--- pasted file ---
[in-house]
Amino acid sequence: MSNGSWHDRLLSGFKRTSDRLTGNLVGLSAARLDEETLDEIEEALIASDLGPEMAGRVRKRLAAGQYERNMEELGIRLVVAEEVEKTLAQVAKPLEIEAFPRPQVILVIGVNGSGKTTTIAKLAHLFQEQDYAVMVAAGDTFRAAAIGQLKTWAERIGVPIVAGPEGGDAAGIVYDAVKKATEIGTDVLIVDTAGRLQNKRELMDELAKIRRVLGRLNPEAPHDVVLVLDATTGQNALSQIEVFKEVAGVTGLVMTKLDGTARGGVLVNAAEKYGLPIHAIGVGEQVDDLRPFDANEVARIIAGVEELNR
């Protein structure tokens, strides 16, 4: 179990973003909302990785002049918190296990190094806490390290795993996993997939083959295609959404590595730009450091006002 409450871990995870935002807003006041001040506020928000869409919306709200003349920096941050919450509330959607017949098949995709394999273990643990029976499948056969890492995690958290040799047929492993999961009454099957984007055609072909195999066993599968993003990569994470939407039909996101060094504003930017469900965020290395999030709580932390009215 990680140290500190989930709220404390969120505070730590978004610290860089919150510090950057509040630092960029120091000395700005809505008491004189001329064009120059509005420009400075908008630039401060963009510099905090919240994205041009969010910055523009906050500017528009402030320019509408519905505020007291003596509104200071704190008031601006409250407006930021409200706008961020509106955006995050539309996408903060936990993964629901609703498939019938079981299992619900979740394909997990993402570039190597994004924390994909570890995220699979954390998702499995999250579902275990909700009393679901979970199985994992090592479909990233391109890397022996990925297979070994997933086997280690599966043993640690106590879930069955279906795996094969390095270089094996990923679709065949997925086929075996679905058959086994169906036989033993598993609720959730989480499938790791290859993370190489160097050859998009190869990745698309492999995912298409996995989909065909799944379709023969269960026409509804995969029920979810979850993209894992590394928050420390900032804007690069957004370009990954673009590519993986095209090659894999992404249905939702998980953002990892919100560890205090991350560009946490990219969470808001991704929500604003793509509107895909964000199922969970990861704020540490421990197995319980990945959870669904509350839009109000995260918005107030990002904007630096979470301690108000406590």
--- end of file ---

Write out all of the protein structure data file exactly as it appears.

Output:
[in-house]
Amino acid sequence: MSNGSWHDRLLSGFKRTSDRLTGNLVGLSAARLDEETLDEIEEALIASDLGPEMAGRVRKRLAAGQYERNMEELGIRLVVAEEVEKTLAQVAKPLEIEAFPRPQVILVIGVNGSGKTTTIAKLAHLFQEQDYAVMVAAGDTFRAAAIGQLKTWAERIGVPIVAGPEGGDAAGIVYDAVKKATEIGTDVLIVDTAGRLQNKRELMDELAKIRRVLGRLNPEAPHDVVLVLDATTGQNALSQIEVFKEVAGVTGLVMTKLDGTARGGVLVNAAEKYGLPIHAIGVGEQVDDLRPFDANEVARIIAGVEELNR
């Protein structure tokens, strides 16, 4: 179990973003909302990785002049918190296990190094806490390290795993996993997939083959295609959404590595730009450091006002 409450871990995870935002807003006041001040506020928000869409919306709200003349920096941050919450509330959607017949098949995709394999273990643990029976499948056969890492995690958290040799047929492993999961009454099957984007055609072909195999066993599968993003990569994470939407039909996101060094504003930017469900965020290395999030709580932390009215 990680140290500190989930709220404390969120505070730590978004610290860089919150510090950057509040630092960029120091000395700005809505008491004189001329064009120059509005420009400075908008630039401060963009510099905090919240994205041009969010910055523009906050500017528009402030320019509408519905505020007291003596509104200071704190008031601006409250407006930021409200706008961020509106955006995050539309996408903060936990993964629901609703498939019938079981299992619900979740394909997990993402570039190597994004924390994909570890995220699979954390998702499995999250579902275990909700009393679901979970199985994992090592479909990233391109890397022996990925297979070994997933086997280690599966043993640690106590879930069955279906795996094969390095270089094996990923679709065949997925086929075996679905058959086994169906036989033993598993609720959730989480499938790791290859993370190489160097050859998009190869990745698309492999995912298409996995989909065909799944379709023969269960026409509804995969029920979810979850993209894992590394928050420390900032804007690069957004370009990954673009590519993986095209090659894999992404249905939702998980953002990892919100560890205090991350560009946490990219969470808001991704929500604003793509509107895909964000199922969970990861704020540490421990197995319980990945959870669904509350839009109000995260918005107030990002904007630096979470301690108000406590």